Sunday, January 8, 2012

Natural Hair as a Statement

Lyrna, Vogue.It contributor and Editor of Lurve Magazine, in an interview with Natural Belle
One of the questions I get asked most often about my hair (after how do I get it to curl like that, to which I always have to answer, sorry, honey, that's just my curl pattern) is whether I feel like I'm making some kind of statement by wearing my hair in its natural state. At first this question used to offend me. Like, damn, can't a sista do something for her damn self without everyone trying to attach some larger meaning to it? (Side note: I now understand why my friends with tattoos sometimes get mad when people ask what the tats "mean," which I myself am guilty of. Oops. #gottadobetter) 

So once upon a time, I would have cosigned Lyrna's statement. I still appreciate the sentiment, but in the time between when I first embraced my natural texture and now, I've come to realize that every. little. fucking. thing. in our lives is political. Feminism said it first, but there's absolutely no separating the personal from the political. In my humble opinion, there is very little (if anything) I can do as a Black woman that isn't making some sort of statement in the face of a larger society that still actively tries to stereotype us in every imaginable way. No matter who we are, what social categories we fall in, or what exact boxes other people try to shove us in, choosing to be fully and openly ourselves rather than bending and squishing and silencing ourselves to fit whatever is "in" in the moment is making a statement. We pick our clothes, accessories, and hairstyles for a reason, even if that reason is just I like this/think I look good with this; as Facebook has taught us, "liking" something can be an incredibly powerful social tool. 

But I like imagining a world in which we don't have to see our choices as political, a world where style is just style for everyone, regardless of race, gender, sexuality, etc. That would mean that we as members of the human race have come to see all social categories as capable of all the variation imaginable, and that choosing to do things that run counter to dominant society would no longer be stigmatized. Being free to understand our choices simply as choices would require the end of marginalization, fetishization, and the questioning of authenticity. And what a beautiful world that would be.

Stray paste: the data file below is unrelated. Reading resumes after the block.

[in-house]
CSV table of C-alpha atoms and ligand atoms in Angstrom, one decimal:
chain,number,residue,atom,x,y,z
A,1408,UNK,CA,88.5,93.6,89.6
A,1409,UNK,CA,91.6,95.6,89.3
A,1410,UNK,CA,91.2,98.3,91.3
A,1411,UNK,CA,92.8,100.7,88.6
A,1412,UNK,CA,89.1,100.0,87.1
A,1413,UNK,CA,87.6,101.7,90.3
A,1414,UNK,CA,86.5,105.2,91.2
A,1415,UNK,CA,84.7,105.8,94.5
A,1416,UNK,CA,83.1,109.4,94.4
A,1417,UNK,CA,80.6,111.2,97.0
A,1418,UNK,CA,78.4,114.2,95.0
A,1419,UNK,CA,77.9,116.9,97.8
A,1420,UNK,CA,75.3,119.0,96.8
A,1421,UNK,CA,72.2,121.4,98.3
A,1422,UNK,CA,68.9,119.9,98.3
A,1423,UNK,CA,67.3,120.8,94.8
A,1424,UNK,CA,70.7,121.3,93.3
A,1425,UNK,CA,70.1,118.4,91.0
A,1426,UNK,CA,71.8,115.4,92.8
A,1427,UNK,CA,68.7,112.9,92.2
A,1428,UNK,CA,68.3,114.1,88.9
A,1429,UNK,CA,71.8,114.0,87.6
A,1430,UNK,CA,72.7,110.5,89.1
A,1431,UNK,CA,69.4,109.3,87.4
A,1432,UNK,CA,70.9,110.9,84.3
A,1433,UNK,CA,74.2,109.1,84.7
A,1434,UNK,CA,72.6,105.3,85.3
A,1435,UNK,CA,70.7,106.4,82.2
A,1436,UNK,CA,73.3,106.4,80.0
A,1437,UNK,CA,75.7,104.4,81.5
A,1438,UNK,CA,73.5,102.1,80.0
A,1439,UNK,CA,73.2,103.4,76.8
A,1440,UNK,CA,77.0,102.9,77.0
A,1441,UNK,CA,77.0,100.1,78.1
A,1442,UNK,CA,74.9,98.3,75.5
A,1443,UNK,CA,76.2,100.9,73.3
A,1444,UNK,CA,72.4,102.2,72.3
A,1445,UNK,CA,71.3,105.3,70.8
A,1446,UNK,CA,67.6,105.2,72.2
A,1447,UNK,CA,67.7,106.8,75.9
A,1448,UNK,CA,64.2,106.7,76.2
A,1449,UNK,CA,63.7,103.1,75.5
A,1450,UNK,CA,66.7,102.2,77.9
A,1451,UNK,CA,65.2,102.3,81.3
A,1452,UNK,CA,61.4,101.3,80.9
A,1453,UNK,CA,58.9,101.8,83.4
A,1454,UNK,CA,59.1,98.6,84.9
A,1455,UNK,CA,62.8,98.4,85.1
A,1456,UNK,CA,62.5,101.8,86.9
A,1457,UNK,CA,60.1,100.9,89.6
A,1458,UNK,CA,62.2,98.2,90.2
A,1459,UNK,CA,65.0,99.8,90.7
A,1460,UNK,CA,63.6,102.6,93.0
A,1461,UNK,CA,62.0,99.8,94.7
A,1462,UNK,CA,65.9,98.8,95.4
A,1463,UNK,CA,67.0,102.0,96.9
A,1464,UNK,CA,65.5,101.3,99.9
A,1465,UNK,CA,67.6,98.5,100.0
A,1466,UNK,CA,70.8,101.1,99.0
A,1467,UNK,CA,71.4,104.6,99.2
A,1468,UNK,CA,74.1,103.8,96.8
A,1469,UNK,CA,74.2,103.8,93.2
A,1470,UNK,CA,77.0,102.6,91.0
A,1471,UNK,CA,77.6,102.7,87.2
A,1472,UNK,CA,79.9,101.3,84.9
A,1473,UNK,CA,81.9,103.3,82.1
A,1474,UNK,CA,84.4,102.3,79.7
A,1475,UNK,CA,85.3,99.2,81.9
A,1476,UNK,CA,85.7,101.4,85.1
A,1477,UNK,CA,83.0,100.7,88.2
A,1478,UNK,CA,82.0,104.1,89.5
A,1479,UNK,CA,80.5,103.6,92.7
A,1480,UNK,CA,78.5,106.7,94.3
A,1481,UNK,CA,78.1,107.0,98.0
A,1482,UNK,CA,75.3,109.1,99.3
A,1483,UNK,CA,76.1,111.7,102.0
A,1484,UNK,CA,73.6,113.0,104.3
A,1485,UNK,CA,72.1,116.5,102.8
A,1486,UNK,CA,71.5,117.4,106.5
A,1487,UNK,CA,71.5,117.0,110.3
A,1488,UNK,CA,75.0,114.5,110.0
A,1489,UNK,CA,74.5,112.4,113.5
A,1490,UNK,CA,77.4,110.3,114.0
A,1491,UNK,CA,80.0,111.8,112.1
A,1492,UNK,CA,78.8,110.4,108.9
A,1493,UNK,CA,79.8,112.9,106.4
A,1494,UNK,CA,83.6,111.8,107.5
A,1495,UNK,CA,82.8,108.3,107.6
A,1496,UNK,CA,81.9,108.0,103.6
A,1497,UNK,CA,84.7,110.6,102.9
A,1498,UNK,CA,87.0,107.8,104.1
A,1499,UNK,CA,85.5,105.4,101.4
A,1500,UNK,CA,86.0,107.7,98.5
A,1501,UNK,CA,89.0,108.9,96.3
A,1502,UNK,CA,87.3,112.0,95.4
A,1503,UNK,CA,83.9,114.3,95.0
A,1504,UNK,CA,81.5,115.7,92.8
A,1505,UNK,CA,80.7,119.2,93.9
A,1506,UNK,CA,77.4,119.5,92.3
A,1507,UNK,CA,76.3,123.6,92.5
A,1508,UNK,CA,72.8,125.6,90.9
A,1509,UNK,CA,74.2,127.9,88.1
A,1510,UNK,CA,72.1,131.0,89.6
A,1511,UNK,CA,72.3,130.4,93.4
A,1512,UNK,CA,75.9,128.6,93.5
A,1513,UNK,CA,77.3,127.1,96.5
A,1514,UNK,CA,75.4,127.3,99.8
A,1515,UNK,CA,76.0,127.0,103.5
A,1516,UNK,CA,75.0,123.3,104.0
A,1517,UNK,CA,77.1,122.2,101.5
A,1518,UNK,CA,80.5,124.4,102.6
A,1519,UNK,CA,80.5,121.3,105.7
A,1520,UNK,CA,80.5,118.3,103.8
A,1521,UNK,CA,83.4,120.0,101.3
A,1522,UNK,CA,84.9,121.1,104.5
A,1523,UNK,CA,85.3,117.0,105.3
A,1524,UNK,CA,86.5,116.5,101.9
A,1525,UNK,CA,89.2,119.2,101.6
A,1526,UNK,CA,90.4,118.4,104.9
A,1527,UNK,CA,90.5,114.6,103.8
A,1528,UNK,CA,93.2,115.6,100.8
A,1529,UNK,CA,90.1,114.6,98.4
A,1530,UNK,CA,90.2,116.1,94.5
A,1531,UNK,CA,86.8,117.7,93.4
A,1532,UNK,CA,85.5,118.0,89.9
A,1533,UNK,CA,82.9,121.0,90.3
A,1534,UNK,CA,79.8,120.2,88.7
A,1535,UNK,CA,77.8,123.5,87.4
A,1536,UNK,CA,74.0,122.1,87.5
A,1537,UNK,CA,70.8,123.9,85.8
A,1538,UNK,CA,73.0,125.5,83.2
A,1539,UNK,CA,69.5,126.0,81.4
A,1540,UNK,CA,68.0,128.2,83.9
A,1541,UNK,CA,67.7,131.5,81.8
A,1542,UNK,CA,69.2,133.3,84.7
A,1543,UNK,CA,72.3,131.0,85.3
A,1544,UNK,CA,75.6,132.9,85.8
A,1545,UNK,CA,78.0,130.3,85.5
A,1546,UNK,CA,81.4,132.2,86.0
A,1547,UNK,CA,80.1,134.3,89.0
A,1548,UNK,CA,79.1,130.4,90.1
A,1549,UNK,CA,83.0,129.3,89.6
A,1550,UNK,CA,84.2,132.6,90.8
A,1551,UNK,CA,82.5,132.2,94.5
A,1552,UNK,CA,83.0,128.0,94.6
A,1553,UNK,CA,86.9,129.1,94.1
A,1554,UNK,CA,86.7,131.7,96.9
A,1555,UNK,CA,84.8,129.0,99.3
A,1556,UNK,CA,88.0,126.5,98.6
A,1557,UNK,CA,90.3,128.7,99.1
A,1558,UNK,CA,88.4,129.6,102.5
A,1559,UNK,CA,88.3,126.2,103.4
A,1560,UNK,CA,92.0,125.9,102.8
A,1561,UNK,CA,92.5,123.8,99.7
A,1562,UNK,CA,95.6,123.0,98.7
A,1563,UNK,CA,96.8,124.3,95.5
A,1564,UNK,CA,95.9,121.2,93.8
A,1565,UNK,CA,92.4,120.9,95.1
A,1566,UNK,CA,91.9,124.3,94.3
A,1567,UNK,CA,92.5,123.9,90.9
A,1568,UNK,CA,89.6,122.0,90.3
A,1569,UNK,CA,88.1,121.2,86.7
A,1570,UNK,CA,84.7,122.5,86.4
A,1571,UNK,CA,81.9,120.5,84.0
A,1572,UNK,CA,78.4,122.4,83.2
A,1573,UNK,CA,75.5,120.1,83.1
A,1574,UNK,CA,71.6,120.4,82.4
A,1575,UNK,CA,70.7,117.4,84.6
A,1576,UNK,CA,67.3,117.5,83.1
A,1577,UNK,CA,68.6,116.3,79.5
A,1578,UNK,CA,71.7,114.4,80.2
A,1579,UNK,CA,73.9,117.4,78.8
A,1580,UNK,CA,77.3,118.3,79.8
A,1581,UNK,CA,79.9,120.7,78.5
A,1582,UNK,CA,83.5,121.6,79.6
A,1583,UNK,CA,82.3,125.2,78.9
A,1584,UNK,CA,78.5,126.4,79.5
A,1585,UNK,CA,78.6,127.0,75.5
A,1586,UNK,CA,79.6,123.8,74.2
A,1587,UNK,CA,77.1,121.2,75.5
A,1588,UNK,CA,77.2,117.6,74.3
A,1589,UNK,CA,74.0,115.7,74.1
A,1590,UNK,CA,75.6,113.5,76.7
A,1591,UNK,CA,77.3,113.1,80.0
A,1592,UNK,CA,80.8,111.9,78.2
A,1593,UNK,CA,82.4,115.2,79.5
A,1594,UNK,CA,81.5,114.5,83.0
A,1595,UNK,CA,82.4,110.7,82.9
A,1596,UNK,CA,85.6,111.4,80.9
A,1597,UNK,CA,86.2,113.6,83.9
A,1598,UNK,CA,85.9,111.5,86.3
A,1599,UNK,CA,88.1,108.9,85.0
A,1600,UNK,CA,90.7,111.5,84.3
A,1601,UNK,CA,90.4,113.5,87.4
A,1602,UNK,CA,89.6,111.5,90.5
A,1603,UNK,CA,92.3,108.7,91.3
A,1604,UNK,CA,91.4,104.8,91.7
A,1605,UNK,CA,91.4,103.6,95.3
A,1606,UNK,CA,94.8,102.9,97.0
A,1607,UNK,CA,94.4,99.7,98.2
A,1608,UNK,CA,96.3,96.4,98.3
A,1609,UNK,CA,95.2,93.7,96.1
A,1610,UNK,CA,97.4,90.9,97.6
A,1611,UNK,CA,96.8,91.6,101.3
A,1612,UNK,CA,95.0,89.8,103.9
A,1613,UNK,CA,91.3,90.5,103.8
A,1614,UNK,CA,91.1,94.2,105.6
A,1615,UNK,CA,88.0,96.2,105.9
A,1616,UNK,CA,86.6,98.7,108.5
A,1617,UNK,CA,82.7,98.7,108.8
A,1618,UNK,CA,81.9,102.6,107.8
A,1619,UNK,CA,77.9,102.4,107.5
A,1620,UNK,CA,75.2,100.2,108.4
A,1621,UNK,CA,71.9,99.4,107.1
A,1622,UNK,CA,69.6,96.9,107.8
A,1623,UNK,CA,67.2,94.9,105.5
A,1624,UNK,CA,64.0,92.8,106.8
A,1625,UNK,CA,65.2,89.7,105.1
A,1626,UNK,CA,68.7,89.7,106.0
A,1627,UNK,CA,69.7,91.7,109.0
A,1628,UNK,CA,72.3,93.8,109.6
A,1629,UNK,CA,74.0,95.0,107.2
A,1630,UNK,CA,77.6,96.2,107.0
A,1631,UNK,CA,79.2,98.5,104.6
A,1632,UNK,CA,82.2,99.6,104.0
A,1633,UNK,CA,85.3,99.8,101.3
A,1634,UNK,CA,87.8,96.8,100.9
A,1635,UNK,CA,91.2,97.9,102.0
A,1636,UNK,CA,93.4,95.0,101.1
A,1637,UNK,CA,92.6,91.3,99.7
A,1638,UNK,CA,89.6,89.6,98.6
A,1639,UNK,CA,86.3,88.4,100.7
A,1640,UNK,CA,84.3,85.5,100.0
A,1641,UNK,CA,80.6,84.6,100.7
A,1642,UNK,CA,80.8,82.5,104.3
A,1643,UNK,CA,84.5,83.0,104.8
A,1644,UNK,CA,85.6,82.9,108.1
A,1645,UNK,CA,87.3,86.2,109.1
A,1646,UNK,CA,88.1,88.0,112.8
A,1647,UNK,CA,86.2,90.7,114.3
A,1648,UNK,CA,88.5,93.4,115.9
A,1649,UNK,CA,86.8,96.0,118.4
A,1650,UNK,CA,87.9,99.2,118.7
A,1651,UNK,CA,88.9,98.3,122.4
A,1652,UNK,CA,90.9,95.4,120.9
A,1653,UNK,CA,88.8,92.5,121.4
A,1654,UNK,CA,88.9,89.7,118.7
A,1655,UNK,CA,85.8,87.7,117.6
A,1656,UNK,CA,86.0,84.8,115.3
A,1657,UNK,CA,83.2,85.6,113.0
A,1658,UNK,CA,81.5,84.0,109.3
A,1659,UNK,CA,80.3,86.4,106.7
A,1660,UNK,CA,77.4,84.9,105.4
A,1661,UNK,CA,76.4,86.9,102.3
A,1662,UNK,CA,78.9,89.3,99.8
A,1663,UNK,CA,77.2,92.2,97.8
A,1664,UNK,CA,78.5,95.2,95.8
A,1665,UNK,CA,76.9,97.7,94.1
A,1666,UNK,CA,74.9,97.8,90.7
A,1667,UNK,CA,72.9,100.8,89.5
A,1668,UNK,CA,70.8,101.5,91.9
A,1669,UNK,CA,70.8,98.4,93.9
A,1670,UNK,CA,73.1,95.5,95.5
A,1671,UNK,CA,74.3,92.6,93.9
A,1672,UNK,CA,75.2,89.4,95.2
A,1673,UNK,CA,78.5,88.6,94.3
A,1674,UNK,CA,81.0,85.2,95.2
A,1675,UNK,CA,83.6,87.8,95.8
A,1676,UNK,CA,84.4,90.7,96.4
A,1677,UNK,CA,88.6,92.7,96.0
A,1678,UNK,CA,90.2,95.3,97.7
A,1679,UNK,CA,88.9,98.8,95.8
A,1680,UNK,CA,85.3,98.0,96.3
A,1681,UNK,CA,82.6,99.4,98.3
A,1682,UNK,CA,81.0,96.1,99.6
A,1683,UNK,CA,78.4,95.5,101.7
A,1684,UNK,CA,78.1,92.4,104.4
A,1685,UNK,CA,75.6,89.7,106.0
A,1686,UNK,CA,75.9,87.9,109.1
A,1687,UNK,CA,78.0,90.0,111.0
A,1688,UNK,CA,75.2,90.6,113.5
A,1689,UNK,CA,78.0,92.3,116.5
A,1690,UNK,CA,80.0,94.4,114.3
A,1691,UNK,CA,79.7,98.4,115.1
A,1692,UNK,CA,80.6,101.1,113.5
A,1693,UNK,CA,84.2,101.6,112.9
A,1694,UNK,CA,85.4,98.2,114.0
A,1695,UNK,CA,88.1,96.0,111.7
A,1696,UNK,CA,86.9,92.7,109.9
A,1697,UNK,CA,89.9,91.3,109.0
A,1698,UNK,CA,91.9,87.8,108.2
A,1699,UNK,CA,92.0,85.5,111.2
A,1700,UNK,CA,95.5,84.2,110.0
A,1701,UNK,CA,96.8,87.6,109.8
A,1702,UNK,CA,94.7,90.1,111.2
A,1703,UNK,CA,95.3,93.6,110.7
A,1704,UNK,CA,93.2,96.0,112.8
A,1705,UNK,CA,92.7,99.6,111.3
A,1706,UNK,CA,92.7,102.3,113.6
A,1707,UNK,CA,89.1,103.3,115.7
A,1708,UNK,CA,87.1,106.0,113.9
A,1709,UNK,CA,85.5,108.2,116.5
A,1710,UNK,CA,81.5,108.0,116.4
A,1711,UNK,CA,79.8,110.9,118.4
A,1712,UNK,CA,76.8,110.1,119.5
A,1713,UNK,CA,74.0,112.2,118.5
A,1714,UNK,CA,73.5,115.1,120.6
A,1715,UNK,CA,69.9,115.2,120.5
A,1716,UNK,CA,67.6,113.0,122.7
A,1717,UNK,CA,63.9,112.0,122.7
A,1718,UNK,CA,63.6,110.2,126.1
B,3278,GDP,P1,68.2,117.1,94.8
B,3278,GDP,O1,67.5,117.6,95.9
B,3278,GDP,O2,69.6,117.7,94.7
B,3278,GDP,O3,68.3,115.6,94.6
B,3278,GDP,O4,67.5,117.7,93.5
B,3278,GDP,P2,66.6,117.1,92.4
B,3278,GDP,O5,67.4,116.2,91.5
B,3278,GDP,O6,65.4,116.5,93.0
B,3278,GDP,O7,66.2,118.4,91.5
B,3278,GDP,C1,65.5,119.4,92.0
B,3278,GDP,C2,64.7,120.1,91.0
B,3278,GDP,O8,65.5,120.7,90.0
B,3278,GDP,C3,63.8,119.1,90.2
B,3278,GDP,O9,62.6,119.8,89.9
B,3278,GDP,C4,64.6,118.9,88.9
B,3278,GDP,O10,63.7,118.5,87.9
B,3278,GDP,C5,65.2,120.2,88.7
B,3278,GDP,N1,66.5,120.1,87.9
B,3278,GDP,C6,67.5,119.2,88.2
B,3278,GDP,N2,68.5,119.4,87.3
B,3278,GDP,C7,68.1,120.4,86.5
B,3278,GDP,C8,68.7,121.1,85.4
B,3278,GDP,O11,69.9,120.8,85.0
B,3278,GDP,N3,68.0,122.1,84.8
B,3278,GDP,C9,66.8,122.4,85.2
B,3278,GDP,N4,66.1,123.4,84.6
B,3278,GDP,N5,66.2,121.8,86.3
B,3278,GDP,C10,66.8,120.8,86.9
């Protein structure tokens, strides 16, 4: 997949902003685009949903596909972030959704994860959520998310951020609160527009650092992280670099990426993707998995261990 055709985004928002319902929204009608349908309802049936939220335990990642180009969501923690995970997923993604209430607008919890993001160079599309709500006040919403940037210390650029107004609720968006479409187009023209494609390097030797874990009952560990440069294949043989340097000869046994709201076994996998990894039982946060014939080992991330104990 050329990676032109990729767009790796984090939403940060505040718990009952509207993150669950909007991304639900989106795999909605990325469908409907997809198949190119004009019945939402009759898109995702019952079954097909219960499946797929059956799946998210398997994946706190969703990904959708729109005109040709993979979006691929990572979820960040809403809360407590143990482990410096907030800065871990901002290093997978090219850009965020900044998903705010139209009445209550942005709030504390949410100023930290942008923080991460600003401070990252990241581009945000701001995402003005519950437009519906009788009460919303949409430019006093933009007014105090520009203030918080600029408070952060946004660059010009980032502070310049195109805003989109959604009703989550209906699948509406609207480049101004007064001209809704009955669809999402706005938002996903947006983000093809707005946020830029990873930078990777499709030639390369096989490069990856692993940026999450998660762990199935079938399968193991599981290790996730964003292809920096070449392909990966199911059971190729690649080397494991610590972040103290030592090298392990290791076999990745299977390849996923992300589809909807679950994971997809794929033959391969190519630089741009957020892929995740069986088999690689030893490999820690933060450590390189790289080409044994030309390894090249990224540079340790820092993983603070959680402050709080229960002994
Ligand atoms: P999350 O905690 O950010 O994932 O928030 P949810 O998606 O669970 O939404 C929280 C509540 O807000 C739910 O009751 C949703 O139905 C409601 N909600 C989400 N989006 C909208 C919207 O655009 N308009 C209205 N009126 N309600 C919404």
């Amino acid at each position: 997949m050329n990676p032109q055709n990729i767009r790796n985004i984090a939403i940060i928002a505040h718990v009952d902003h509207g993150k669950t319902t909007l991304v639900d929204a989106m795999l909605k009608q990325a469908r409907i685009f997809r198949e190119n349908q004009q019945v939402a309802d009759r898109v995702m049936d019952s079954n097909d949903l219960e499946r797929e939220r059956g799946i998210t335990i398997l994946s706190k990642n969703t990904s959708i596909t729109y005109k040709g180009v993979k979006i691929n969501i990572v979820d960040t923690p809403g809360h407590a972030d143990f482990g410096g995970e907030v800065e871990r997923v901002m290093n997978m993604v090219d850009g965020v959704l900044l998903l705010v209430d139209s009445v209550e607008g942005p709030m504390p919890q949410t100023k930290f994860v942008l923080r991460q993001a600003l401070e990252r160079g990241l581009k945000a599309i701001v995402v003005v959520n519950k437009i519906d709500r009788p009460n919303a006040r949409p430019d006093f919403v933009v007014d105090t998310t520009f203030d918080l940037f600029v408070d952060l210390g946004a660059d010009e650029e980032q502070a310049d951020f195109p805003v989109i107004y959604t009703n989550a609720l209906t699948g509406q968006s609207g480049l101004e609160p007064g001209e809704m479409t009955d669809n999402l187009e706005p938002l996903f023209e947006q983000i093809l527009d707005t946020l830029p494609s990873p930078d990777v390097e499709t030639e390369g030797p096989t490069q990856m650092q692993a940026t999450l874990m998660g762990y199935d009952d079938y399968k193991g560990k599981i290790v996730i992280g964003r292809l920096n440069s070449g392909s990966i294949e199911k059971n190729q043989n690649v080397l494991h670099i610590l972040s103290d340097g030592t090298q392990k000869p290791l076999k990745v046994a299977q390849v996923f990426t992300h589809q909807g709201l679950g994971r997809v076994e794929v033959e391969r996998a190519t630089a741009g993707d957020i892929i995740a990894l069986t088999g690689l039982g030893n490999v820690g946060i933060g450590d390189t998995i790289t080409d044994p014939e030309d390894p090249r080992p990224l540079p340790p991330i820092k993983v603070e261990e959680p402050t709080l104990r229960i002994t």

But until then, yes, my hair is a statement. So is my style, the music I like, the way I carry myself, my vocabulary, and basically every other stylized choice I make. The statement I'm making? Bitch, who gon check me?! Here I am fucking up your schemas. Deal with it.    


  1. I've never had that experience like most naturals. I guess people know not to come at me w/ that mess. Anyway, now people aske me tons of questions since I've been natural over 9.5 yrs and they are just gettting started. PS. my mom did say our hair is our crowning glory so I guess our hair does make a statement :-) Vernetta

  2. i literally had the same thought process about this when i reblogged the picture a few days ago. as a black woman, trying to be myself is often also a statement. because society doesn't want me to be myself.

  3. i liked that insight: fb has taught us that "liking" something is an incredibly powerful social tool. never thought of it like that.

    people asking what my tattoos mean: it's a nuanced thing. the tattoo on my left side was supposed to be personal but not necessarily private. so when people who i trust ask respectfully, i decided after some consideration to share what it meant. but i think tattoos don't necessarily have to have super deep meaning, so sure, it can be frustrating when people ask and assume that. e.g. the stars tattoo on my wrist is an expression of bodily autonomy, a reminder that my body is mine to do with what i want. there's nothing else really to it. and i only came up with that explanation post hoc, after i spent some time thinking about why i got it, i.e. those weren't my thoughts at the time i chose to get it.